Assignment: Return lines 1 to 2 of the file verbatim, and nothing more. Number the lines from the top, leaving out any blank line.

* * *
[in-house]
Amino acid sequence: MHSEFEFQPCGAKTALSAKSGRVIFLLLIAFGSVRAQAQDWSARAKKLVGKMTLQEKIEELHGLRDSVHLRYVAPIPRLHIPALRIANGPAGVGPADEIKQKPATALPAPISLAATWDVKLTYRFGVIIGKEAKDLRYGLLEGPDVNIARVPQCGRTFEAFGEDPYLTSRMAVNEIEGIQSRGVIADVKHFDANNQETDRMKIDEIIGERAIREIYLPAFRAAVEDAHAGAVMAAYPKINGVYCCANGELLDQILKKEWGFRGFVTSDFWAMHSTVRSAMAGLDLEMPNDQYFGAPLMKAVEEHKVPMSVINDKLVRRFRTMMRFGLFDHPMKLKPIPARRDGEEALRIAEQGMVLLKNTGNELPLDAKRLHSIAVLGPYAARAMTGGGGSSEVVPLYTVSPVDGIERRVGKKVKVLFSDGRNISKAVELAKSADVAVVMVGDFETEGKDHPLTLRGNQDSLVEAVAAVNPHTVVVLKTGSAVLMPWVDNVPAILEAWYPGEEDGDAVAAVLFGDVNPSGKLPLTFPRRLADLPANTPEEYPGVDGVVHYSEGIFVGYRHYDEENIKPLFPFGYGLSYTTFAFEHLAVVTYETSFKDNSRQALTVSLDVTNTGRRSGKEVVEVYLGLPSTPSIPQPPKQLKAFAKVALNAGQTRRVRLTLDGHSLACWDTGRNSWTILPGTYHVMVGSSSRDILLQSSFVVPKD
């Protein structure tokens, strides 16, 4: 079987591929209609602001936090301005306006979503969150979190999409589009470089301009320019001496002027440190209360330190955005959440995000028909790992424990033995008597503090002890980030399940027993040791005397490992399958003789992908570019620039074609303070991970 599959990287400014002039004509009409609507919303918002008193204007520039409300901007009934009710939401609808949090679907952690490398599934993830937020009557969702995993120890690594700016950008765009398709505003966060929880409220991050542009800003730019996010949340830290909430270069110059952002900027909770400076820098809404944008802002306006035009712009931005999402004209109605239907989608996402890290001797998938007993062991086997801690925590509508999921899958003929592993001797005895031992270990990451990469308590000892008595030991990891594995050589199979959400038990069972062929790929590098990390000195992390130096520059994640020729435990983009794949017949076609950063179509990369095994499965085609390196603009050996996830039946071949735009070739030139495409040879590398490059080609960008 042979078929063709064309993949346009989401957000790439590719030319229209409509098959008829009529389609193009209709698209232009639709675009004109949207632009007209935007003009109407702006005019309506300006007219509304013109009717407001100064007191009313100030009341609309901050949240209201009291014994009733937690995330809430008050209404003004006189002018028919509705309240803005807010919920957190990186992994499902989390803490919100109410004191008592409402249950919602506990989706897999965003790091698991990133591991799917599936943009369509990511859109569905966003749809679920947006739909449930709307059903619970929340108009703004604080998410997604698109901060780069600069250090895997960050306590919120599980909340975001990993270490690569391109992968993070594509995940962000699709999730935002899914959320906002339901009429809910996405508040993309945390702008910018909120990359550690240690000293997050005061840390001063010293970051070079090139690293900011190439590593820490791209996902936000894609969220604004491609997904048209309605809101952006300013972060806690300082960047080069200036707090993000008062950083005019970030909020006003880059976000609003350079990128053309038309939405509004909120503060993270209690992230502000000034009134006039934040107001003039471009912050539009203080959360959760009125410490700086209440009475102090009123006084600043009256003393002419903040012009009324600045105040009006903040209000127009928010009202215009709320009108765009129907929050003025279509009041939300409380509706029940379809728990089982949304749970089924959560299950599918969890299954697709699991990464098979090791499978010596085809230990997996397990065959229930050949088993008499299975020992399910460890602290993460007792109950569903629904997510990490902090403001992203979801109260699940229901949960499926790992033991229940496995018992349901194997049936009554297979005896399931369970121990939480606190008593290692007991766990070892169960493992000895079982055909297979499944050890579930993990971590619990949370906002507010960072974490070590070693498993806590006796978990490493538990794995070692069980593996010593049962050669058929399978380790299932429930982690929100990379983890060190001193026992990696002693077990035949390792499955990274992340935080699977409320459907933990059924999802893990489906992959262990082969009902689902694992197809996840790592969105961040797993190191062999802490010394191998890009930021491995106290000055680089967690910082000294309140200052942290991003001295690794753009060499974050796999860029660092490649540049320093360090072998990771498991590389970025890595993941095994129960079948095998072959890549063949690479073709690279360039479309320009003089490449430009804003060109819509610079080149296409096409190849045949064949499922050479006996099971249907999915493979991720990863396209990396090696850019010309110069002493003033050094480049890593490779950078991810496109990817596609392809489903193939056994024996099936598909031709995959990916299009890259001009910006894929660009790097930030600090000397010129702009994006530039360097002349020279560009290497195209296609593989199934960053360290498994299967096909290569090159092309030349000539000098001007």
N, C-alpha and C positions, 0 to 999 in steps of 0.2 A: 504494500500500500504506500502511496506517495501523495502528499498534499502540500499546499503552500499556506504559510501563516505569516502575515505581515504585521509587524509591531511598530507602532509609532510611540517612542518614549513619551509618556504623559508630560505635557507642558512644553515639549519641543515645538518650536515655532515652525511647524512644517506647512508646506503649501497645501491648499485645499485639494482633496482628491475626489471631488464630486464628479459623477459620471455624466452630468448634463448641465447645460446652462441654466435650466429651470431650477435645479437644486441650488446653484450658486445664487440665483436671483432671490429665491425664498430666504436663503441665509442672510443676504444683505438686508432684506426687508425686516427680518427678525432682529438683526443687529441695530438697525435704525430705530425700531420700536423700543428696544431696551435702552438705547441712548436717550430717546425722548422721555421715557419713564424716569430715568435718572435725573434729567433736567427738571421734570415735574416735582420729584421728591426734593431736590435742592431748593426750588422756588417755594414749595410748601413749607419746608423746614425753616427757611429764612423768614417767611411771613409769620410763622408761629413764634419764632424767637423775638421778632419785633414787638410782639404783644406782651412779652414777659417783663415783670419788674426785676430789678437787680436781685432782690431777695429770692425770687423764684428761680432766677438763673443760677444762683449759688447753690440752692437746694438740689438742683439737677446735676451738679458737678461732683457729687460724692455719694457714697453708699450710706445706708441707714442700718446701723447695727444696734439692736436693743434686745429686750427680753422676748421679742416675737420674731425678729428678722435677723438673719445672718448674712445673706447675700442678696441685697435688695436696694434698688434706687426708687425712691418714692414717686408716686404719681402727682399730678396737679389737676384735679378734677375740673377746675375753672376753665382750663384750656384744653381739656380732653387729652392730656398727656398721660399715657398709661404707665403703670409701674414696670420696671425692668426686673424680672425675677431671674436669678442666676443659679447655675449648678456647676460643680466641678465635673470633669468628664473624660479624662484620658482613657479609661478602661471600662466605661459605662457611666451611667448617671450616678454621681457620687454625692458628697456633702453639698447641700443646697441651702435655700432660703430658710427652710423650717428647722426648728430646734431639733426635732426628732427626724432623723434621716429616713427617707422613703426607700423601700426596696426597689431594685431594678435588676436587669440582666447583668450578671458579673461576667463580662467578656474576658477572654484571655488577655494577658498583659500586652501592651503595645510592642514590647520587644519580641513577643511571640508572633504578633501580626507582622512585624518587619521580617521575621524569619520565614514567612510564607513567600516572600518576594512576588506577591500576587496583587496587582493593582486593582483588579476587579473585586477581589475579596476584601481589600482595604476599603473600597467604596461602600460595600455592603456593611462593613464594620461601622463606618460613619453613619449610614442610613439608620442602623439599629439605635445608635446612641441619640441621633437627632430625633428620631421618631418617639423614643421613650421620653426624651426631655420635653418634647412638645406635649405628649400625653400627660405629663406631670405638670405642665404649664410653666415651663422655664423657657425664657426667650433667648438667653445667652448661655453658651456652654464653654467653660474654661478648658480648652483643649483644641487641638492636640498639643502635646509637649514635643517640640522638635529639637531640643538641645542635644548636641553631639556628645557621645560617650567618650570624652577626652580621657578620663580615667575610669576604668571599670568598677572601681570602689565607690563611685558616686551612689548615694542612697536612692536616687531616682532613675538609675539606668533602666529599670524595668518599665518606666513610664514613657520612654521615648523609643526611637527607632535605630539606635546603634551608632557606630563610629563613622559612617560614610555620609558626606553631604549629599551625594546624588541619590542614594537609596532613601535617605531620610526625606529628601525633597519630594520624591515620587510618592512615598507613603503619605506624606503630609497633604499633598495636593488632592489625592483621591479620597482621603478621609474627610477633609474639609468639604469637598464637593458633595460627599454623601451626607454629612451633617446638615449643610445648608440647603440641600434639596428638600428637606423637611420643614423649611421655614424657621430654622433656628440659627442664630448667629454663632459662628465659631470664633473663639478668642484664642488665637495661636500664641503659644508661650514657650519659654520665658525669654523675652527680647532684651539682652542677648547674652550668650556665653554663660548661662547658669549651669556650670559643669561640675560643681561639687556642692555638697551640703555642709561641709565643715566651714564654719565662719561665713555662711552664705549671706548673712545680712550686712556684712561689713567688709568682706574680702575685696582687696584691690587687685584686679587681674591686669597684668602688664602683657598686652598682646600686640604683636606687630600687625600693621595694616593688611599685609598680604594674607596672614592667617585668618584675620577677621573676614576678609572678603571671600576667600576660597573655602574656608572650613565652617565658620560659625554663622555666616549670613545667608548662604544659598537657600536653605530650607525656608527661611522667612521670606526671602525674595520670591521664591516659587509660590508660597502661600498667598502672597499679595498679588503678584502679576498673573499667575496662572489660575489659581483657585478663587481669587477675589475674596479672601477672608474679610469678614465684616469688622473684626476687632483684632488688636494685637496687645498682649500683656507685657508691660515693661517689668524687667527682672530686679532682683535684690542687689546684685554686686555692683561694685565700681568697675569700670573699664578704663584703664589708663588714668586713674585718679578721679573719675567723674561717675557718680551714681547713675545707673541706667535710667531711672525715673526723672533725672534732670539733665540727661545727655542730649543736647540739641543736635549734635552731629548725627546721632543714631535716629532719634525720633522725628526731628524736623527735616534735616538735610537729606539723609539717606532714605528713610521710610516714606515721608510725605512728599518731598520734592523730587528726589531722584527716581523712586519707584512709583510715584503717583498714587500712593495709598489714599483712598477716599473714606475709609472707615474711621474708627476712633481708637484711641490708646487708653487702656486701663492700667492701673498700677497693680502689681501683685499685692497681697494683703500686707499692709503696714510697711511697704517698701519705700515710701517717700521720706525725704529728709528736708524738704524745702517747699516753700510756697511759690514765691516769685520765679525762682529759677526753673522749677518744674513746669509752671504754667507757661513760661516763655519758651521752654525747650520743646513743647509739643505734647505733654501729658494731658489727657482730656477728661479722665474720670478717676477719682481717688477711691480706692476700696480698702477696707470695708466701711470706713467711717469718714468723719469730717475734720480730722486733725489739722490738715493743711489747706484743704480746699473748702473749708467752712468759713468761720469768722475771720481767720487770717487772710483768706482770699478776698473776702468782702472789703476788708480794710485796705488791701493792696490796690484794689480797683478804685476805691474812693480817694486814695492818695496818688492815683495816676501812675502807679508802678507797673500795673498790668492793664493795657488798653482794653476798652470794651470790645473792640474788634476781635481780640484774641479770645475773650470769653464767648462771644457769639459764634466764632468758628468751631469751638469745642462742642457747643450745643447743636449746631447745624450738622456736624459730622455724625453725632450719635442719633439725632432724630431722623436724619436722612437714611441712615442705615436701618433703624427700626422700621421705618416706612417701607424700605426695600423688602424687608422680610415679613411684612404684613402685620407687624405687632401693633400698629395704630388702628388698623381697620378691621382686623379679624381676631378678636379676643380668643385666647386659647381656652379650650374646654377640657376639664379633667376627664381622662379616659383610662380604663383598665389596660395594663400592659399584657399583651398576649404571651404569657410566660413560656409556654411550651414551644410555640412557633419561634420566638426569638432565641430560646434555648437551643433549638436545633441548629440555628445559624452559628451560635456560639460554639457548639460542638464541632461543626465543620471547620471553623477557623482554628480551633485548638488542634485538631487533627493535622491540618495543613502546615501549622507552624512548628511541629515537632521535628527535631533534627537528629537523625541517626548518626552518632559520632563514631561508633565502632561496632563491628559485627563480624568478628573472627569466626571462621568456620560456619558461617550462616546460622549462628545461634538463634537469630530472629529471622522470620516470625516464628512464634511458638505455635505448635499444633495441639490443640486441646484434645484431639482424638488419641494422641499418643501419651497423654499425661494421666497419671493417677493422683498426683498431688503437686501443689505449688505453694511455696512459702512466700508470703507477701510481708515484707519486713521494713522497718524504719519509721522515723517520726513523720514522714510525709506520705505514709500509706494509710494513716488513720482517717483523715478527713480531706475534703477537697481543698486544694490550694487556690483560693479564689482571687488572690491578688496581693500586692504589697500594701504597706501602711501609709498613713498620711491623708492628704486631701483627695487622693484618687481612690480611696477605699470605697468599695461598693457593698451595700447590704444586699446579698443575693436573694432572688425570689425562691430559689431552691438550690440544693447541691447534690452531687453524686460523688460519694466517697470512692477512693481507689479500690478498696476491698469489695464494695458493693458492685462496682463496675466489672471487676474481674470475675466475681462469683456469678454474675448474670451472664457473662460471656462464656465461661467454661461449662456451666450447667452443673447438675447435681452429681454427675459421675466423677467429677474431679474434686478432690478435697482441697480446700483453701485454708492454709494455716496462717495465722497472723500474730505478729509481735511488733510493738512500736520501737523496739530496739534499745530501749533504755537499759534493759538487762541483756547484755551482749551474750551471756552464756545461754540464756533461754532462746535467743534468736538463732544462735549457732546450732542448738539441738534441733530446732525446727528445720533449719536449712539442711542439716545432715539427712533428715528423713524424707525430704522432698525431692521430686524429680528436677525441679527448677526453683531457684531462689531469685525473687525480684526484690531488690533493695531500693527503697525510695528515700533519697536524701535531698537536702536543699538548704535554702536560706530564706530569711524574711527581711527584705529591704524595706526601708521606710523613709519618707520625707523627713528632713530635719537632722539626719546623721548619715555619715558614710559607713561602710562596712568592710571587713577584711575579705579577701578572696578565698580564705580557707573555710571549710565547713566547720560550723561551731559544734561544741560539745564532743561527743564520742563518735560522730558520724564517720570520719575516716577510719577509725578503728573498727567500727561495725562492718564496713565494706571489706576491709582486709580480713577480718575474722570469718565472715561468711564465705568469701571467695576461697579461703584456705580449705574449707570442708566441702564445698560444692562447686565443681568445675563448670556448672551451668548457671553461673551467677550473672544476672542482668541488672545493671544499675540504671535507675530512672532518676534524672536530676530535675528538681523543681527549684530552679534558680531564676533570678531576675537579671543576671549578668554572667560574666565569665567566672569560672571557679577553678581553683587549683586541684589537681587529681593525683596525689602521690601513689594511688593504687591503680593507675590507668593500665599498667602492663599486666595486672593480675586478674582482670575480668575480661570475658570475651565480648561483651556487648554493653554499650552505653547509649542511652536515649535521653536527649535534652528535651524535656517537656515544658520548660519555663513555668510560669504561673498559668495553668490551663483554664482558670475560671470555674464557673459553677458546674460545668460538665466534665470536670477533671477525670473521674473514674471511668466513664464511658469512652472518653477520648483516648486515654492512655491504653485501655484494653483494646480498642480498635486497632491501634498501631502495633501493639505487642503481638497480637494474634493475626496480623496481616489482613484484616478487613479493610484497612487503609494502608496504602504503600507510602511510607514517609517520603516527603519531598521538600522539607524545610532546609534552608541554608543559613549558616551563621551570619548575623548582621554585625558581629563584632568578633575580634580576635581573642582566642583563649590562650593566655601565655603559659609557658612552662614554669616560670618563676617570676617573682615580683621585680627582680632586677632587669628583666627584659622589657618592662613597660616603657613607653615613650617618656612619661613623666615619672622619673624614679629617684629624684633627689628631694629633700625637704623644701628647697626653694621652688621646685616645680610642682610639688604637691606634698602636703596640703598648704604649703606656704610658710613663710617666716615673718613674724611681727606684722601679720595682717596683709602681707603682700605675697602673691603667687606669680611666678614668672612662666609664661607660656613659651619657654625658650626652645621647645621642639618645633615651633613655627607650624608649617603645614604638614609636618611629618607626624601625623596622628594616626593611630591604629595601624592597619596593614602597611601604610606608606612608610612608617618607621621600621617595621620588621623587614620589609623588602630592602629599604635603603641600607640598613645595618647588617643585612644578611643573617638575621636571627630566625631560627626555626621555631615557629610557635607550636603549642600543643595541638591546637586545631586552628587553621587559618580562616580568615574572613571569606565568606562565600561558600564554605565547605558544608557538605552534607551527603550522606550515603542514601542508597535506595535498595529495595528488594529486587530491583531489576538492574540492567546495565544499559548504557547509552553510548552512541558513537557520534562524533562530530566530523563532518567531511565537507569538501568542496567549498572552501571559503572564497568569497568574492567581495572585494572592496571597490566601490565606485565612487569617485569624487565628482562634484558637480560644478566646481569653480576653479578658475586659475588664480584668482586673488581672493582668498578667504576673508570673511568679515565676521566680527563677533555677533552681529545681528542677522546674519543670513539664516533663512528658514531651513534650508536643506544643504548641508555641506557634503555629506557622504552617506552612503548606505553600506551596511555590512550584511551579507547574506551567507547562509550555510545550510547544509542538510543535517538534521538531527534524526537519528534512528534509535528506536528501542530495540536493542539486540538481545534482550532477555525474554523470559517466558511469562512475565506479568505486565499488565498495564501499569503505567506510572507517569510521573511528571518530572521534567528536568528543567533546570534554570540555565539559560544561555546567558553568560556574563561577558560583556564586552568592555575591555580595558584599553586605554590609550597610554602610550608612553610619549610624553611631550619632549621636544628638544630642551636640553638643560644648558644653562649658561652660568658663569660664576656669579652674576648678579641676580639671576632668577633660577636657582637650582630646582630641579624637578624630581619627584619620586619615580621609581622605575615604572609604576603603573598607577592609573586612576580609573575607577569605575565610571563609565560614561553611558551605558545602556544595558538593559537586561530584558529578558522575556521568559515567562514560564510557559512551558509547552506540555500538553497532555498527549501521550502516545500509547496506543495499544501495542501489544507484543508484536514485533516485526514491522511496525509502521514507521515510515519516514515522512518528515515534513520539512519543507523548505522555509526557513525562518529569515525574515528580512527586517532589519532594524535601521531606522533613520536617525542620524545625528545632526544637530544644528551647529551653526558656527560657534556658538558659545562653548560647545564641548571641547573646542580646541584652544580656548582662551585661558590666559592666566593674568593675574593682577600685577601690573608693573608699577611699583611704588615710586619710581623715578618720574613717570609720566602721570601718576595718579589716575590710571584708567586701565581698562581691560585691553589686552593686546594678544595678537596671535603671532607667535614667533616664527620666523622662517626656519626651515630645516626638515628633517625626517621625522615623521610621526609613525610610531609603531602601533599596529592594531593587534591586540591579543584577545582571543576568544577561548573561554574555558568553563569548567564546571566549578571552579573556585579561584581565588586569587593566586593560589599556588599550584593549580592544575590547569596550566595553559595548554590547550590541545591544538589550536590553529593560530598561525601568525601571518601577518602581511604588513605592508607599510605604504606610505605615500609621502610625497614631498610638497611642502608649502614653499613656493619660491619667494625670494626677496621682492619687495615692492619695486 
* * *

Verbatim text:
[in-house]
Amino acid sequence: MHSEFEFQPCGAKTALSAKSGRVIFLLLIAFGSVRAQAQDWSARAKKLVGKMTLQEKIEELHGLRDSVHLRYVAPIPRLHIPALRIANGPAGVGPADEIKQKPATALPAPISLAATWDVKLTYRFGVIIGKEAKDLRYGLLEGPDVNIARVPQCGRTFEAFGEDPYLTSRMAVNEIEGIQSRGVIADVKHFDANNQETDRMKIDEIIGERAIREIYLPAFRAAVEDAHAGAVMAAYPKINGVYCCANGELLDQILKKEWGFRGFVTSDFWAMHSTVRSAMAGLDLEMPNDQYFGAPLMKAVEEHKVPMSVINDKLVRRFRTMMRFGLFDHPMKLKPIPARRDGEEALRIAEQGMVLLKNTGNELPLDAKRLHSIAVLGPYAARAMTGGGGSSEVVPLYTVSPVDGIERRVGKKVKVLFSDGRNISKAVELAKSADVAVVMVGDFETEGKDHPLTLRGNQDSLVEAVAAVNPHTVVVLKTGSAVLMPWVDNVPAILEAWYPGEEDGDAVAAVLFGDVNPSGKLPLTFPRRLADLPANTPEEYPGVDGVVHYSEGIFVGYRHYDEENIKPLFPFGYGLSYTTFAFEHLAVVTYETSFKDNSRQALTVSLDVTNTGRRSGKEVVEVYLGLPSTPSIPQPPKQLKAFAKVALNAGQTRRVRLTLDGHSLACWDTGRNSWTILPGTYHVMVGSSSRDILLQSSFVVPKD